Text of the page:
10. Sew along the outside curve of the mitten lining, right sides still facing.

11. Try it on for fit and adjust as needed. Repeat for second hand.

12. Time to sew the wool. Flip the cut sweater sleeve inside out. Attach the rectangular thumb piece to the thumb area as you did for the lining, right sides facing (see step 9). Continue on to sew outside curve of the mitten. Zig zag, etc.

13. Flip it inside out and try it on. If you made a lining, slip that on your hand and the mitten body over top to ensure fit. Adjust as necessary for thumb length, etc. Once satisfied, invert mitten body again (lining always stays with wrong side out- that is how you will wear it!). 14. Align lining and body as shown in the photo. Slam a couple hand stitches (or machine stitches) to join the upper curve of the lining/body and of the thumb area. This will secure the lining to the wool to prevent it from coming out when your take your mittens off (how annoying!).

15. Turn mitten right side out, which should leave the lining nicely in place inside. Roll back the cuff to expose the raw lining edge. Fold the raw edge over, and hand stitch in place, being sure to stretch as you go so that you don't constrict the wrist opening.
16. Admire your awesome creativity and sense of style. Go make some snowballs. Rock those mittens!

Hope you enjoyed this tutorial! If you have any questions, feel free to email me at:

I would love to see your creations! E-mail me a pic of the finished masterpiece, or add your photos to my
Flickr site.

Have fun! Tutorial is for personal use only, please, unless you have my expressed consent. Feel free to blog about your creations, but as a courtesy please link back to this tutorial. Thanks!


Quiltstory said...

how clever and resourceful are you? Seriously!

Riel Nason said...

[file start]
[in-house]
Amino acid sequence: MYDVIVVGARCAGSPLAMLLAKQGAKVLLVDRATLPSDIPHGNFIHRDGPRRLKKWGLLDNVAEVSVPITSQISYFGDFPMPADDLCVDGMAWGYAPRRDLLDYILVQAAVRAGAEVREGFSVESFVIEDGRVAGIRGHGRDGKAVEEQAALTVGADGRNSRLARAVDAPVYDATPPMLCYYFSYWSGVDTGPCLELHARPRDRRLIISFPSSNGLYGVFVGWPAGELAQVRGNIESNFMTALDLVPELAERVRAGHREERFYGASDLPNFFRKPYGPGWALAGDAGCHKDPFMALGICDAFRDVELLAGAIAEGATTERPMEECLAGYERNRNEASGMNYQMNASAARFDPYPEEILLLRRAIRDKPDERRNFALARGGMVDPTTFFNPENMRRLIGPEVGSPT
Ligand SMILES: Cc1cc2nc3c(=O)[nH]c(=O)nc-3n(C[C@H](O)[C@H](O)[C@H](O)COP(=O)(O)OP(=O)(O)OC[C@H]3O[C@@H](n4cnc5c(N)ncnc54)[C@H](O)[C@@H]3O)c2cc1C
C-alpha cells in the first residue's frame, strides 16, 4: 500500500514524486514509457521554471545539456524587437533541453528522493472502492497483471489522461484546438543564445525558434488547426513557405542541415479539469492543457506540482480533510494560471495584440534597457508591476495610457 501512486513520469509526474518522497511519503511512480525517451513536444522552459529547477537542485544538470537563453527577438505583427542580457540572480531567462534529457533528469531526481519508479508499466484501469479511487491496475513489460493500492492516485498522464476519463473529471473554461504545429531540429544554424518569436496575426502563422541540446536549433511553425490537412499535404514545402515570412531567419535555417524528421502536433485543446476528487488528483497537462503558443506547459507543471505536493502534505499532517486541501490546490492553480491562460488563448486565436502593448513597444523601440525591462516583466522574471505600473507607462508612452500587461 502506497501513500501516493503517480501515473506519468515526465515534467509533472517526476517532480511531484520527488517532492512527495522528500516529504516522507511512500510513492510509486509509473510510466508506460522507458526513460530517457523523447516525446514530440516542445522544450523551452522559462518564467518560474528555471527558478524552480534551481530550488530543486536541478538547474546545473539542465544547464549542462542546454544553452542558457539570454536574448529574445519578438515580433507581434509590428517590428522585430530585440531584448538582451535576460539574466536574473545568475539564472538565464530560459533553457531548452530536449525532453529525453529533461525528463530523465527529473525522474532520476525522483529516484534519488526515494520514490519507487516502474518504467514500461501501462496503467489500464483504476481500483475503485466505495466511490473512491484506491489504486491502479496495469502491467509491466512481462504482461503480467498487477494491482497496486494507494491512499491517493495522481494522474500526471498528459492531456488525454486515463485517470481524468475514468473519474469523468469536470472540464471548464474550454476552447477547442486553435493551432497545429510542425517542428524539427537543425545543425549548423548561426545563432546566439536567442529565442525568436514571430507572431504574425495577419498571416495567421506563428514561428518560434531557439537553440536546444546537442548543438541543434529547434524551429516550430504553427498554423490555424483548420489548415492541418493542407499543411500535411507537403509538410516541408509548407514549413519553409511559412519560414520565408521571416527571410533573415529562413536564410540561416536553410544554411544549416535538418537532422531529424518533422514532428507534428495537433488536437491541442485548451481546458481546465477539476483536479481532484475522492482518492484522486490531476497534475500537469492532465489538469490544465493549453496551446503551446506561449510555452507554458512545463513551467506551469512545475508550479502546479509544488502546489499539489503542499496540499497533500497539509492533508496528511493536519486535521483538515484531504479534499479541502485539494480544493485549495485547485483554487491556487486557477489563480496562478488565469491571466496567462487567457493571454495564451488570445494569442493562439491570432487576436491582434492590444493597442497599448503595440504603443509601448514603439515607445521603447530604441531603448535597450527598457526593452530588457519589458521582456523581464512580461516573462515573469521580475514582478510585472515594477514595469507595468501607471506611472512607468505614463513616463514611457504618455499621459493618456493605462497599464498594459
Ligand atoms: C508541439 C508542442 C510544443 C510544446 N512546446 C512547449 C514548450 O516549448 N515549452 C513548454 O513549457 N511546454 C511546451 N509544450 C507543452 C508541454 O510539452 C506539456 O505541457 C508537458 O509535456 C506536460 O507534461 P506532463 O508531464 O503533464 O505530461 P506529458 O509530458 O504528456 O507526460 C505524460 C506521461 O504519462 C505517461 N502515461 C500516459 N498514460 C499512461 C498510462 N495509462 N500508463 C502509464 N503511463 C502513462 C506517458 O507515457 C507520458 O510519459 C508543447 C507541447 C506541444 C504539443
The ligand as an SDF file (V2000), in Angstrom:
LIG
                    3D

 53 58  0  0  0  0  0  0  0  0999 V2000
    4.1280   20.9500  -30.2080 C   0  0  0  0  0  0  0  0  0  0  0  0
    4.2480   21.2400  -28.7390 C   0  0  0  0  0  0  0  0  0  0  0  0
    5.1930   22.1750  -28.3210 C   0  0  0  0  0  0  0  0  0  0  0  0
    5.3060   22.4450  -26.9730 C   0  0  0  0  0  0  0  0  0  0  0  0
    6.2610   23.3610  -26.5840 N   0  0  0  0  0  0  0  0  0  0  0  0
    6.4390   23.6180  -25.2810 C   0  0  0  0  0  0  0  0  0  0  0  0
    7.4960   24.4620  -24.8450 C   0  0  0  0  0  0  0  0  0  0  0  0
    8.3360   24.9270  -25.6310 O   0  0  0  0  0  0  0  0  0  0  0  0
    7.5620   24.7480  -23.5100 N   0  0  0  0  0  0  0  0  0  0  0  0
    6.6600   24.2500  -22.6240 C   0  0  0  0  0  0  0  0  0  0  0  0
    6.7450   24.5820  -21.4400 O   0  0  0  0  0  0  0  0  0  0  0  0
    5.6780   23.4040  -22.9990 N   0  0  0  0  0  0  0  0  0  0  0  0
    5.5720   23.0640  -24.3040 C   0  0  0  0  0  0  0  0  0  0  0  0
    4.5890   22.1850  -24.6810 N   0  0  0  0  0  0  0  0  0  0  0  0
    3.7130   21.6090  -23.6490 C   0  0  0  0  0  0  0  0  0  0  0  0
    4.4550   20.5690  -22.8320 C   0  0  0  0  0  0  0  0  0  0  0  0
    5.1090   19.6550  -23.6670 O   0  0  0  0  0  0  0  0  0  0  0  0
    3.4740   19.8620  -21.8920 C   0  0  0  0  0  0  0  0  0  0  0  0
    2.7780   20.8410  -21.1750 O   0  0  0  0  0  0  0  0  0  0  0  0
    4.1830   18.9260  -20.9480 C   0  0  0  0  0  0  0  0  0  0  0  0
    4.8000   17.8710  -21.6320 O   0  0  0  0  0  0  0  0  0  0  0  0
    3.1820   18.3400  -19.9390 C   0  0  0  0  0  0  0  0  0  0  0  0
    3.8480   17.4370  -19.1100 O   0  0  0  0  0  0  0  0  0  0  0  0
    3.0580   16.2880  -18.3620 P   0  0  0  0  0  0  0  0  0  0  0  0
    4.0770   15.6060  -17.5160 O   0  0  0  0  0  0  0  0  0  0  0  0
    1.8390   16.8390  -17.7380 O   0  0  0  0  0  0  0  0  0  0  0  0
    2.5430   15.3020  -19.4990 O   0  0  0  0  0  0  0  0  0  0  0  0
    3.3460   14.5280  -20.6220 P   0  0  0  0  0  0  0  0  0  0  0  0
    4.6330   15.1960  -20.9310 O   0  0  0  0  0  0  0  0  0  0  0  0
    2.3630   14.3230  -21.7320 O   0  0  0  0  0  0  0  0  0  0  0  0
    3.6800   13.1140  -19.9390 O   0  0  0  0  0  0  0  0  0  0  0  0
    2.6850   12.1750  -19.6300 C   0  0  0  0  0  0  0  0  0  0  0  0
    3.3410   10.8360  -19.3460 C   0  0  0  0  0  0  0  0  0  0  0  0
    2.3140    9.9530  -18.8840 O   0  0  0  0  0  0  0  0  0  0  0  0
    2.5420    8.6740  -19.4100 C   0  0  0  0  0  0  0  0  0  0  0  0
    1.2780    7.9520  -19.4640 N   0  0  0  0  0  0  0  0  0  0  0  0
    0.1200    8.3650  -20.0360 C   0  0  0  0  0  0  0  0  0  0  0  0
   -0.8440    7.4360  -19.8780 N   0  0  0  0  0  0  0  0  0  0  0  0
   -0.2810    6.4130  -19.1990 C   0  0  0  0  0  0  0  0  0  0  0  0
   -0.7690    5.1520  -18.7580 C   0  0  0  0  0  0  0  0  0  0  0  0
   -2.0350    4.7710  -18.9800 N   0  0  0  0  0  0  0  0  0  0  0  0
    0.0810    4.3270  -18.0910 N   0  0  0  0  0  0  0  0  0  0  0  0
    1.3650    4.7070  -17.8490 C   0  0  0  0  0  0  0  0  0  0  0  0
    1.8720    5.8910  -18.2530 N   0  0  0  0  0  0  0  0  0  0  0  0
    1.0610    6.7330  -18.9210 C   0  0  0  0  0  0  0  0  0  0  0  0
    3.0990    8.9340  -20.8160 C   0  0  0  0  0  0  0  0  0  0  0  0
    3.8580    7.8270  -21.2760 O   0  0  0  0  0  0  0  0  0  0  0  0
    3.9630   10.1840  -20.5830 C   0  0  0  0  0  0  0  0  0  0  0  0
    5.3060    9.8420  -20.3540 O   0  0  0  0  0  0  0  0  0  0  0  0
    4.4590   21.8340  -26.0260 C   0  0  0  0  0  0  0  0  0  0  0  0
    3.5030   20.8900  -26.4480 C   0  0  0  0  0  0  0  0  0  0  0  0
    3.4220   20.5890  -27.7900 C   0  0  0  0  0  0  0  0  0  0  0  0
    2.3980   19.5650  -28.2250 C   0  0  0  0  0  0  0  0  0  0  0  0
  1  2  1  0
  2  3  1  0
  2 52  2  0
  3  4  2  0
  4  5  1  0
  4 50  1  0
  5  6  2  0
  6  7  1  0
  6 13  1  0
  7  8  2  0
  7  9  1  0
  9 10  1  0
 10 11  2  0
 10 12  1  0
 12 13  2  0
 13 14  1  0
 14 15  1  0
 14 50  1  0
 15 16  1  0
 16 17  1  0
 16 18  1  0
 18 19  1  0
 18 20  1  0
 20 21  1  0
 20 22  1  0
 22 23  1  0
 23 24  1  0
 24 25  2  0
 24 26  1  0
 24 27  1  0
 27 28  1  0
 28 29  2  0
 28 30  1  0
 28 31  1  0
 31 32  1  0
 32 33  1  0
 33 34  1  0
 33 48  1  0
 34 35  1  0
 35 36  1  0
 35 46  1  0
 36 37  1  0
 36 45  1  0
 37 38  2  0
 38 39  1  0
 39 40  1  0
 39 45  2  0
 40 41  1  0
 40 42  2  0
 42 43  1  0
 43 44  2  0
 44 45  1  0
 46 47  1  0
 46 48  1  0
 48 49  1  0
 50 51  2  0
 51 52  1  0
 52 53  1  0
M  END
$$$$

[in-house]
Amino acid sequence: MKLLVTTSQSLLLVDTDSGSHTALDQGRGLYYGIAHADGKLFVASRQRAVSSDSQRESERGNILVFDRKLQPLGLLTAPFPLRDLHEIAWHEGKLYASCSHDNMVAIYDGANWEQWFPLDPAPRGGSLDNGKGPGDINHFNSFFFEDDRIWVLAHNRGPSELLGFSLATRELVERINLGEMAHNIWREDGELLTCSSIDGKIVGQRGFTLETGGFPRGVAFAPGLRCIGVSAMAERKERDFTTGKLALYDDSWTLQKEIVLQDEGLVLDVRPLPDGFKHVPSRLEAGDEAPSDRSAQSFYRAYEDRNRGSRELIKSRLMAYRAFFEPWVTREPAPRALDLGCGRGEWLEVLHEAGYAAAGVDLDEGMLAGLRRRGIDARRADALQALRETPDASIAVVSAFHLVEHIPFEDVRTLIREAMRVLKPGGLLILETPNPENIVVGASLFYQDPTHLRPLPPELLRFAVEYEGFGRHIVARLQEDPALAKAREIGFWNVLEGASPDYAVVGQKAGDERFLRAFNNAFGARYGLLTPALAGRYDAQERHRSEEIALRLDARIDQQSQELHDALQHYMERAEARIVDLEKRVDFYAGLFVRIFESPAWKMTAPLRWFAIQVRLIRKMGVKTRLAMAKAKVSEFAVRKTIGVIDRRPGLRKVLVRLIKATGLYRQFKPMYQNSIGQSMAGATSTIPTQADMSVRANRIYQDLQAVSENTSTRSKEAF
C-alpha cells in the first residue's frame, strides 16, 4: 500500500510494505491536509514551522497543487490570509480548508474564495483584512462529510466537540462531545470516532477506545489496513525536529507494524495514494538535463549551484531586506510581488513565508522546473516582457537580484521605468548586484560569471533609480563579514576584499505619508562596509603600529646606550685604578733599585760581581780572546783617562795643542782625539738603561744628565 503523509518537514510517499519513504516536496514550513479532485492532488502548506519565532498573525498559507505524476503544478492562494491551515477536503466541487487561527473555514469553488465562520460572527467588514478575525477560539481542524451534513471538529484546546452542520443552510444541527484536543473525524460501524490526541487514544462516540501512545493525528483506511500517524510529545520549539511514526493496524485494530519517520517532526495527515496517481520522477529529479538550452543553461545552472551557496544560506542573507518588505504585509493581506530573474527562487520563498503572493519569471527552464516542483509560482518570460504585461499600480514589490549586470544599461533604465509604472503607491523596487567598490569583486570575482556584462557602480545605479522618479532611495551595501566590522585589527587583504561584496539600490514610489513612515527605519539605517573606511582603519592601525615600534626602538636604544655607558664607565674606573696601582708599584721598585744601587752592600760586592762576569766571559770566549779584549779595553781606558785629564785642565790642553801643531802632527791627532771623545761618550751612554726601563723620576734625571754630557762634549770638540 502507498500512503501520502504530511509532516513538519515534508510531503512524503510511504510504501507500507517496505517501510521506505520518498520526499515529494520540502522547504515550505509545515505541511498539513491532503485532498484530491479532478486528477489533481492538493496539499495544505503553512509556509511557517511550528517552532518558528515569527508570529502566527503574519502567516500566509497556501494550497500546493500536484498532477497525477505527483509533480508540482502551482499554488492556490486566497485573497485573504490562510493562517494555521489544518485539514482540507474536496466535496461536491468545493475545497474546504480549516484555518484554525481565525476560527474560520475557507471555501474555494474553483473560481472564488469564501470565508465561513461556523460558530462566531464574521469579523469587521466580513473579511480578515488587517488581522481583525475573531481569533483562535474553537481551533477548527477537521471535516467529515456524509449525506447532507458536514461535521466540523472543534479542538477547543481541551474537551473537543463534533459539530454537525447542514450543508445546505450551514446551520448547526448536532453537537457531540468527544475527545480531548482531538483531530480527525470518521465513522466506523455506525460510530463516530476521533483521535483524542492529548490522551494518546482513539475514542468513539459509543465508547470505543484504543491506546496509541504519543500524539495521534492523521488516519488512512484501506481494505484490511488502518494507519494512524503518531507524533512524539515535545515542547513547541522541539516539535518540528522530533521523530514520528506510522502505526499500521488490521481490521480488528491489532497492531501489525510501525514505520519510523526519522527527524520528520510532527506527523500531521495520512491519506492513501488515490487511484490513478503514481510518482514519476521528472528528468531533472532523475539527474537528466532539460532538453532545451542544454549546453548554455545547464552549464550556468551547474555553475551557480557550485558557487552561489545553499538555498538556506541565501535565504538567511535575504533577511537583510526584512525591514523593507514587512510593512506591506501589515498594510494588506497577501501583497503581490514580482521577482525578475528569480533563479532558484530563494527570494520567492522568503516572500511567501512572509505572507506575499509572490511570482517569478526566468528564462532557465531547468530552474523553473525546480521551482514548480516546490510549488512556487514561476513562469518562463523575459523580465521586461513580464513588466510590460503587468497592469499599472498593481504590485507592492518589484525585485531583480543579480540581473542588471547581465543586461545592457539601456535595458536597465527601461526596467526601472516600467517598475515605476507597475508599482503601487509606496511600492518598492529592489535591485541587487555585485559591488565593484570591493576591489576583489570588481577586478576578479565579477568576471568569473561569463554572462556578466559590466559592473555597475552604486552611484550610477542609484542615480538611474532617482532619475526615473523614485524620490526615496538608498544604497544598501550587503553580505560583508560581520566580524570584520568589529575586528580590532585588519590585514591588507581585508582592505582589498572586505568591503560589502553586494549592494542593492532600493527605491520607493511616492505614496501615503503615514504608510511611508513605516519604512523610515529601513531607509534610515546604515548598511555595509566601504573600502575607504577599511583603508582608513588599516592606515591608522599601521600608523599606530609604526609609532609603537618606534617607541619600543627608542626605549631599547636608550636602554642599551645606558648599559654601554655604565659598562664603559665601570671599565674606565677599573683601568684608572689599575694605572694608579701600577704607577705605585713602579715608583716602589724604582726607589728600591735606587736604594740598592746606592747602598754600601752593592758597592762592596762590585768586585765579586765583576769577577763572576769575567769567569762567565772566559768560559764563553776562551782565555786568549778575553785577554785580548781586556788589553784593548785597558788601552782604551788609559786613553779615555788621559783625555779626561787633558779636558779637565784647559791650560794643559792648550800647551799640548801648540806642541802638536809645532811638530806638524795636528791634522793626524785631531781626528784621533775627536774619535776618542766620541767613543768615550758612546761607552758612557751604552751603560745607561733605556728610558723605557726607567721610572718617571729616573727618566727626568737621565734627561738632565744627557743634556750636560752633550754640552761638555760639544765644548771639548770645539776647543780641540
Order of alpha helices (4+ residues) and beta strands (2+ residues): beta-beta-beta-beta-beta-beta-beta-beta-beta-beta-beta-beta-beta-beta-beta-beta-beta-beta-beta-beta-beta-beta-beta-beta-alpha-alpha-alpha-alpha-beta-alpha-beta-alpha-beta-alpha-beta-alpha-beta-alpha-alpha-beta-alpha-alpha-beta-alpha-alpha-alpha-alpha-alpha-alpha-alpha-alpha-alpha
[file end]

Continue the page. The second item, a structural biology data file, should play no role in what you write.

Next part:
Very cool. I have a friend who loves all things wool and felted, these would totally be right up her alley!!!

Amy Friend said...

I love this idea. I need to be on the look out for a sweater to use. Thanks for the tutorial!

lindalou said...

These gloves are just adorable. I'm still at beginner level when it comes to sewing, but would love to attempt these one day.

randi said...

sheesh, what a great idea! and so very cute!

felicity said...

These? Are awesome. The tutorial? Even awesomer. Hellooooooo, Christmas presents!!!

I truly giggled at you trying to control yourself and not freak out your babysitter.

Katie B said...

Such a cute idea! I know I have some sweaters around here that I could cut up...

Amanda said...

Not like I needed another reason to buy more wool sweaters. ;) Love these...and have added them to my homemade Christmas list for next year. :)

Kara Forristall said...

Just what I needed! I took a few old wool scarves out of my "wear" lot and put them in my "up-cycle" box this weekend... Soon to come, some garish-colored wool mittens! Thanks for sharing!!!

Valeria said...

thumps up ,this is a great tut ,thanks for sharing it

Becky J. said...

Your winter glove tutorial was just featured this on my blog-- with other wonderful glove tutorials! thanks for sharing it.

Jared and Carrie Schumacher said...

I like that these have no seam across the palm. Great job!

Anonymous said...

I am game to try this for my grandchildren. As for me, I wish you could figure out how to adapt this technique a bit to make slipper socks to warm my cold feet in bed.
Teri at:

Wolfgang said...

Several weeks back, our 18 year old babysitter was over and I noticed her awesome felted wool mittens. I tried to play it cool, though I wanted to ...

Unknown said...

This pattern didn't work for me. I did it once, did it twice, did it THREE times, and there is a problem with the measurement of the hand length once the thumb is assembled onto the palm. You should have a look at this again. Wasted a bunch of otherwise good stuff :(

Timi said...

Thank you so much for the great tuto!!!

Cat Moving Forward said...

Loved it all except for the comment about the old lady hands.. not very kind to us older women:-9